NC public receives chance to speak out on possible Voter ID legislation
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RALEIGH—Citizens from across the state got a chance to speak out on whether or not they think North Carolina needs Voter ID
Legislative leaders held a public hearing Tuesday, allowing advocates and opponents to express their support and concerns about the idea of having to present photo identification before people cast their ballot.
Hundreds of concerned citizens, on both sides of the issue streamed in the only planned, public hearing on the Voter ID issue, filling up the committee room and spilling over into an overflow viewing room.
For lawmakers hosting the hearing, the idea was to get a sense of where North Carolinians stand on the issue of whether or not people should be required to show photo identification before you cast a ballot.
The opinions were wide ranging.
I have my drivers license, photo on it. I have my credit card, photo on it. I have my bank card, photo on it Did it cost $20, $30 $40 to get my picture on these cards, no,” said NCGOP Congressional District 2 Chairperson Joyce cotton.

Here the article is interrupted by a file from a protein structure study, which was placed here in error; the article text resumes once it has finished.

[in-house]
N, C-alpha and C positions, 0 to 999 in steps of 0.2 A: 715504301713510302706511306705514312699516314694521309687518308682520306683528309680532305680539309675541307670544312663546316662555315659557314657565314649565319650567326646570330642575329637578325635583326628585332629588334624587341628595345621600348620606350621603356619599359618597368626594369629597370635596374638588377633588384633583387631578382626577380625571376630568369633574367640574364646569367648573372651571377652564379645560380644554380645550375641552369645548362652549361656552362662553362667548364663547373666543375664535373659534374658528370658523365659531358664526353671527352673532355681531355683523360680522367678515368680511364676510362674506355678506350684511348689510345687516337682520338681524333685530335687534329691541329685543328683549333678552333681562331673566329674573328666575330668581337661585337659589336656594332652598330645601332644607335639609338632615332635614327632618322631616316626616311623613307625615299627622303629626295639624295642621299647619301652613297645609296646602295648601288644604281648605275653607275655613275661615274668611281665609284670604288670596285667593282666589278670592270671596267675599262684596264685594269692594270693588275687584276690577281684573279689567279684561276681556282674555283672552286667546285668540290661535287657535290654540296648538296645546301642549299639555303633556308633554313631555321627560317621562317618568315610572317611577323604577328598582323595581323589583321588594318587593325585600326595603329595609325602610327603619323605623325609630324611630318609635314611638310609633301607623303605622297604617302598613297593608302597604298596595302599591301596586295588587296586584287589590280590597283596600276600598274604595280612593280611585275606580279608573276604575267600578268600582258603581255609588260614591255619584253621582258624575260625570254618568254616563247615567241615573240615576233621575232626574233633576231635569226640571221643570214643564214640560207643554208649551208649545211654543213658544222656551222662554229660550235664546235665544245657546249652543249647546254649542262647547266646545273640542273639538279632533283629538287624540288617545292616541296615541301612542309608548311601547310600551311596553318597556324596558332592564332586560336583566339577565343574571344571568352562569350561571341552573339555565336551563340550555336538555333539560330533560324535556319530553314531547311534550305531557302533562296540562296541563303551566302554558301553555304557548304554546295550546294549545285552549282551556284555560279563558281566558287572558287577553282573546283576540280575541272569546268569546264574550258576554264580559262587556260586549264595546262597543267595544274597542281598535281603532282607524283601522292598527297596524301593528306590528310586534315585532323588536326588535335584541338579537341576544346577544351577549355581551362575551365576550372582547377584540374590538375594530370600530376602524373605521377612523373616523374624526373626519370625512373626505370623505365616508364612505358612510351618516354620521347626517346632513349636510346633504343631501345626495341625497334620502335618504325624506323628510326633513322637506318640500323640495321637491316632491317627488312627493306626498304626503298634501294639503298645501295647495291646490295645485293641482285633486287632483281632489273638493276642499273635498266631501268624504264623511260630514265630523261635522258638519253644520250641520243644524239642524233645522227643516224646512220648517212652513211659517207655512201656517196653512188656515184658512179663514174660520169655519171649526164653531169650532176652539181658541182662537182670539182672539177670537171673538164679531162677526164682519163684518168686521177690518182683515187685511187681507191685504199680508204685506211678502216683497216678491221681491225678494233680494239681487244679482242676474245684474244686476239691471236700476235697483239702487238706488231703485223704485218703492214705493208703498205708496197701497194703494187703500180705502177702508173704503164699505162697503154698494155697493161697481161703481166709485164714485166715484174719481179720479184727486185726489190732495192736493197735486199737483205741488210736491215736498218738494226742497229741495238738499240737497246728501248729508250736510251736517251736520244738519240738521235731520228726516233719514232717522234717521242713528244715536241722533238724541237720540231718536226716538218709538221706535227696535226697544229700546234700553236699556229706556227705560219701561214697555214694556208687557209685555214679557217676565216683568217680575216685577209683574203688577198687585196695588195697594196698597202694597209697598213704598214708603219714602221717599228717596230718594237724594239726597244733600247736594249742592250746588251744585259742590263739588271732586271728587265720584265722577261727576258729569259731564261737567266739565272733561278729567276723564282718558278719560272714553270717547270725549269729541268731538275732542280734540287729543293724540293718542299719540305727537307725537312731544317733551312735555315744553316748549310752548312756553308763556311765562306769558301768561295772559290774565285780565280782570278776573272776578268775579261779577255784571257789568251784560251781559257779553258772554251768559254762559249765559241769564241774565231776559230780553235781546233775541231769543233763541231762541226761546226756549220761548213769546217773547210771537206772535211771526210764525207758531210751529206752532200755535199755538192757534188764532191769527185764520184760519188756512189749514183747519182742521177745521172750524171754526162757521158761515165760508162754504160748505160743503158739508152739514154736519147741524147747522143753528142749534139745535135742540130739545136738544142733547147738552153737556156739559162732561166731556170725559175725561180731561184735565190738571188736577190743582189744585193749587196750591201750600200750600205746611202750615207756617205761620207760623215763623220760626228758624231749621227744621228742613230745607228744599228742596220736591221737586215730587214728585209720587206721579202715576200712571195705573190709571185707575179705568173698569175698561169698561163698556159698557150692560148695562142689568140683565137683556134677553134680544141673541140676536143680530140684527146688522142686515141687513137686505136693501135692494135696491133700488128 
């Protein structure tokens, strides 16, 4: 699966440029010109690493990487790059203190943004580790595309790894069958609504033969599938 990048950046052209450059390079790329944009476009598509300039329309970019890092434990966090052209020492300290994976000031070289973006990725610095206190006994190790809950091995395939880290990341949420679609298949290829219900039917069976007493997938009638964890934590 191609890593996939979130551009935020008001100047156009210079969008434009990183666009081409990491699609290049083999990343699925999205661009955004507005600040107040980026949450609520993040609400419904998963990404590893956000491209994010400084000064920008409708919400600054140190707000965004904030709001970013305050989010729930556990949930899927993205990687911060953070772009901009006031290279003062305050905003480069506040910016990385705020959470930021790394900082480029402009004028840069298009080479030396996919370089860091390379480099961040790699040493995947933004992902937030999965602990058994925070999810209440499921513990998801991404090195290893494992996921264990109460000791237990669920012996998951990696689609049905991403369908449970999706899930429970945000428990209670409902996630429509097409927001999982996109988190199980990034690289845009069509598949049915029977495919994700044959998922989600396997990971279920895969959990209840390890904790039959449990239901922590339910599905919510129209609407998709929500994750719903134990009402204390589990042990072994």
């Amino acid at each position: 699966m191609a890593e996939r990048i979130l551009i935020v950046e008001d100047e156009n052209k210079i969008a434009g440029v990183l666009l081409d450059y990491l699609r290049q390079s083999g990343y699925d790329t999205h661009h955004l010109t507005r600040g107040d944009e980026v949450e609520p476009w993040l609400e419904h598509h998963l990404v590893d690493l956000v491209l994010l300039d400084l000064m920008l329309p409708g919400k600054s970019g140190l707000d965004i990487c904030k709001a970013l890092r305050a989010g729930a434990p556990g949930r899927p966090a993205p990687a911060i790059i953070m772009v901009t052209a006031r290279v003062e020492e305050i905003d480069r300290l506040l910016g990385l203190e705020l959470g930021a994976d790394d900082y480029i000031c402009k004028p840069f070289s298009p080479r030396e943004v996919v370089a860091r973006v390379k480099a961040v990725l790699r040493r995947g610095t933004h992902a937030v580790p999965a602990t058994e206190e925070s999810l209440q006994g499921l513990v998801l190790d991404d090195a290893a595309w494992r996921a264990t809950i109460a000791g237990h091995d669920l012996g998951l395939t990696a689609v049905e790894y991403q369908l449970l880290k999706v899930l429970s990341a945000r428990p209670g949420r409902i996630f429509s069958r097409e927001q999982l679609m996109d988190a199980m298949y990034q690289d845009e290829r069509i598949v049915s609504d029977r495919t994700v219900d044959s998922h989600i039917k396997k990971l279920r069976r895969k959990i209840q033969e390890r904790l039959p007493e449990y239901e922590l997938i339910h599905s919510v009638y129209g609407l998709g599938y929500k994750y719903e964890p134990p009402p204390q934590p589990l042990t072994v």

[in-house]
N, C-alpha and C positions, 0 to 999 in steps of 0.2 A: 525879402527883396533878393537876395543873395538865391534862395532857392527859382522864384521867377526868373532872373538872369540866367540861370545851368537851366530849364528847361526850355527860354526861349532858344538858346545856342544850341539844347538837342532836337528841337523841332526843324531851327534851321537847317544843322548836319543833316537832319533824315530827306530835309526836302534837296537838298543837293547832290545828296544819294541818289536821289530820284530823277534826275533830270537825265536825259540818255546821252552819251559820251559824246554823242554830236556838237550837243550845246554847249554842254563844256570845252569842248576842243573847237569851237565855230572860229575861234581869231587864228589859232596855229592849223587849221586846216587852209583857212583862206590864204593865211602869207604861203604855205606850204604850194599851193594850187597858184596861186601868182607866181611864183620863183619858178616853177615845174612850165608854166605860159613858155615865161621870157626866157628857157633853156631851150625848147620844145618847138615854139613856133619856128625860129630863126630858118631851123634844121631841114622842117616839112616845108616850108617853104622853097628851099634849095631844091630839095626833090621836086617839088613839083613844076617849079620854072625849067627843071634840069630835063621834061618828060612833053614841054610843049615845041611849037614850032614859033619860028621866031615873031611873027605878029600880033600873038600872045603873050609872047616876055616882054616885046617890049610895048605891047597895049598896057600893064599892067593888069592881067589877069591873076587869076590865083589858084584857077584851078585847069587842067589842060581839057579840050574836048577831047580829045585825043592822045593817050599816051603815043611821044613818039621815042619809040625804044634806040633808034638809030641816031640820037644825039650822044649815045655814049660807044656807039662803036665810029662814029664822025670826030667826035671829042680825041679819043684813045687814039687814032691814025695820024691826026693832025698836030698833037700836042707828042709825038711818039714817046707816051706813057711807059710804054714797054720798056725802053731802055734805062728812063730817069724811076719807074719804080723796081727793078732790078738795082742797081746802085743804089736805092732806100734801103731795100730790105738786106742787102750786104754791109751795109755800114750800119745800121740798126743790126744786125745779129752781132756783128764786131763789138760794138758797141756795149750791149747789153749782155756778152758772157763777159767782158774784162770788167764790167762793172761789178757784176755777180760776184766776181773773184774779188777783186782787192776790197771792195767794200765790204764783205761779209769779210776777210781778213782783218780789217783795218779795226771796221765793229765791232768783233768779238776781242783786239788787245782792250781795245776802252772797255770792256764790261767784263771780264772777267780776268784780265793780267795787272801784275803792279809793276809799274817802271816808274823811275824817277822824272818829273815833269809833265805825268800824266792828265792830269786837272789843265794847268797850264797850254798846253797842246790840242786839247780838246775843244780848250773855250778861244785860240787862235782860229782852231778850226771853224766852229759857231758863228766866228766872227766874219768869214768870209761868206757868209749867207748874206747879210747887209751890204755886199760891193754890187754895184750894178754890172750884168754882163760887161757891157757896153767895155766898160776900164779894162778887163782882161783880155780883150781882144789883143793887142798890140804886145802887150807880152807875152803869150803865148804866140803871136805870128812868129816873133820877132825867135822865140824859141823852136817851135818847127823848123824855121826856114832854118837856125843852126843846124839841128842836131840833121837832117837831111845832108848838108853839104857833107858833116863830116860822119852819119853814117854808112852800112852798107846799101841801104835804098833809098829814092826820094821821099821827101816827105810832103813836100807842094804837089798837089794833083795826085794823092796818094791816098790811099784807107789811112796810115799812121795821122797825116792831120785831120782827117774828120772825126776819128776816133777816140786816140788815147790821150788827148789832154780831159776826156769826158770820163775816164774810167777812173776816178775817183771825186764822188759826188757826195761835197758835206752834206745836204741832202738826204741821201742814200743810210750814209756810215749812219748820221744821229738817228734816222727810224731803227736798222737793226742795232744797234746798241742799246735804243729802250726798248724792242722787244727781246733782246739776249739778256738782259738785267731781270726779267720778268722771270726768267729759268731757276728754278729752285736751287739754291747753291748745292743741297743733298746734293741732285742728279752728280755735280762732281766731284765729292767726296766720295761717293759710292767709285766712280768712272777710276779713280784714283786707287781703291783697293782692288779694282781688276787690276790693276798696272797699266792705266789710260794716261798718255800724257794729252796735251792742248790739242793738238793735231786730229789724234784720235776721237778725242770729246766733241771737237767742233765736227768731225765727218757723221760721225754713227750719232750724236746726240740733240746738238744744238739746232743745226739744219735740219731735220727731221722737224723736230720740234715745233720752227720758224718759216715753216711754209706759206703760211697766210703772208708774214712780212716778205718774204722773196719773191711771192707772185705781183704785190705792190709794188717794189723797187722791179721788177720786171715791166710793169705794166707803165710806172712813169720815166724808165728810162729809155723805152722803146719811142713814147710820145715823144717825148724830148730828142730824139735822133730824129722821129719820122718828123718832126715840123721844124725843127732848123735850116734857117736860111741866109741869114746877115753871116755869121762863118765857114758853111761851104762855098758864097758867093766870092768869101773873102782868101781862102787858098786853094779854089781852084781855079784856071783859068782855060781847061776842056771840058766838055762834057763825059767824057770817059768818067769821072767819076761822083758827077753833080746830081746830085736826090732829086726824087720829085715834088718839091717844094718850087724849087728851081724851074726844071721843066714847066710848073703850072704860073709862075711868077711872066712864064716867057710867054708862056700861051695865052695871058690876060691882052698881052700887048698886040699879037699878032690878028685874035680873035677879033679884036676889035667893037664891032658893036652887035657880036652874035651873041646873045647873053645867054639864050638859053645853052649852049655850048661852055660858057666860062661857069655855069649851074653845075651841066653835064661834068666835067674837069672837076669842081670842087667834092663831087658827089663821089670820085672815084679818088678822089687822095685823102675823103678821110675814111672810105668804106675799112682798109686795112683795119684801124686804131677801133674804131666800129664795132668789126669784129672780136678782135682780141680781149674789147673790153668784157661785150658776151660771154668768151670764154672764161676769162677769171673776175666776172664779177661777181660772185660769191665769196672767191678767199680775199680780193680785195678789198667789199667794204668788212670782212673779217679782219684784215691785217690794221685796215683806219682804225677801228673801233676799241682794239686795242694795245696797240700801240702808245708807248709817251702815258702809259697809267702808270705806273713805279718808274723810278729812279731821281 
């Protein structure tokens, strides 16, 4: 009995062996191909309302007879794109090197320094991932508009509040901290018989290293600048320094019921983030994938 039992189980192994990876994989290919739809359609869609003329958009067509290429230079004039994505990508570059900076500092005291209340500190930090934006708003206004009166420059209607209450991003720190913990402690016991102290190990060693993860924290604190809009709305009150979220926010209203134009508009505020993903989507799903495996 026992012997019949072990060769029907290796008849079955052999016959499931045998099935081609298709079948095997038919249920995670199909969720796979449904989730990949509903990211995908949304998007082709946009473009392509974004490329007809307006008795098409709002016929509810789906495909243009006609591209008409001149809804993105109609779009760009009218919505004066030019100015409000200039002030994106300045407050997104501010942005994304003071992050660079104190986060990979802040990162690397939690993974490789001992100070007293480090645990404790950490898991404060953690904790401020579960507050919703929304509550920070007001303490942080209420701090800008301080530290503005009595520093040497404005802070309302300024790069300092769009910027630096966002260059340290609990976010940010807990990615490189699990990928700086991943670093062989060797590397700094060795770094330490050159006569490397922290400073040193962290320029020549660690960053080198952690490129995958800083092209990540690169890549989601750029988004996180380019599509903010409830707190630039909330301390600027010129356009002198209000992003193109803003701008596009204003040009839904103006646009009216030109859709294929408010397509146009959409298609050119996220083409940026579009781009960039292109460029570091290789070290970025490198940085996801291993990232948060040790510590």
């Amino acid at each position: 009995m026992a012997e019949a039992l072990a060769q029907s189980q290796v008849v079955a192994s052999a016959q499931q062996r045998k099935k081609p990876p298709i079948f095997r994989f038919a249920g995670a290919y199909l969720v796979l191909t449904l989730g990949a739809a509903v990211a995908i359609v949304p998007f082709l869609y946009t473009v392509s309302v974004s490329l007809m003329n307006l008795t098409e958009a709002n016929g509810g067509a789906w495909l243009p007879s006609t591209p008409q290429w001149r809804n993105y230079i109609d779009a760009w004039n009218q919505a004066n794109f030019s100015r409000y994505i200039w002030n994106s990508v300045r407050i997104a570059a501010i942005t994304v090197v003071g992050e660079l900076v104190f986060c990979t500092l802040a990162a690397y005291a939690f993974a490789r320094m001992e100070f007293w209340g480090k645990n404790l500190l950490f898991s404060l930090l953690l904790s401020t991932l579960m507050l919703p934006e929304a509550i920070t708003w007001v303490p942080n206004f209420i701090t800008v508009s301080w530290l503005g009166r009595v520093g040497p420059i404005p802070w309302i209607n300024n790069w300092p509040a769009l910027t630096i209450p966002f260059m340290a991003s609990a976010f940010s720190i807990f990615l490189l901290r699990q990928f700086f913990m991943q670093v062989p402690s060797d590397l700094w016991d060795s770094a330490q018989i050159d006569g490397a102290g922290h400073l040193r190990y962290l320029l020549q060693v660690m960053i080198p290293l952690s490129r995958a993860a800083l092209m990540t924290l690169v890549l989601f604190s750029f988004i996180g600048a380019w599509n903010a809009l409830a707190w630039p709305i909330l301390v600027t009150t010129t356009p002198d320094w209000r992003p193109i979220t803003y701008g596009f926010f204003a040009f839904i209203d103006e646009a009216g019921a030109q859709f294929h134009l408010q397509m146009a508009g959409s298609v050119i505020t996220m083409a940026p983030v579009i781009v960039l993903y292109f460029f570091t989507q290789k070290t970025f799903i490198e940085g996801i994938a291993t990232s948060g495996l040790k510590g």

“How many people do you know that are actually going to show up and vote, using somebody else's name. Come on, impersonating someone else, that just doesn't exist,” said Linda Sutton with Democracy Winston-Salem.
This was not an issue that was restricted to one group of people as there were young people who came to express support.
“I currently have three ID's in my pocket with my photo on it. When I go to the library at night I am required to show my ID, to prove that I am a student there, that I can be there,” said UNC Greensboro Student Eddie Souther.
There were older citizens who say they have already fought the issue of voter disenfranchisement once in their lifetime.
“He asked me to stand up, stand up straight, and look at them and repeat the Constitution of the United States of America,” said concerned voter Rosenell Eaton.
Similar testimony like this continued for about four hours with over a 100 people expressing their views as lawmakers listened.
This was just the first part of this process. Republicans are now bringing in some experts now to testify before the Elections Committee and they say it will be several weeks before the public will even see a bill on voter identification at the Legislative office building.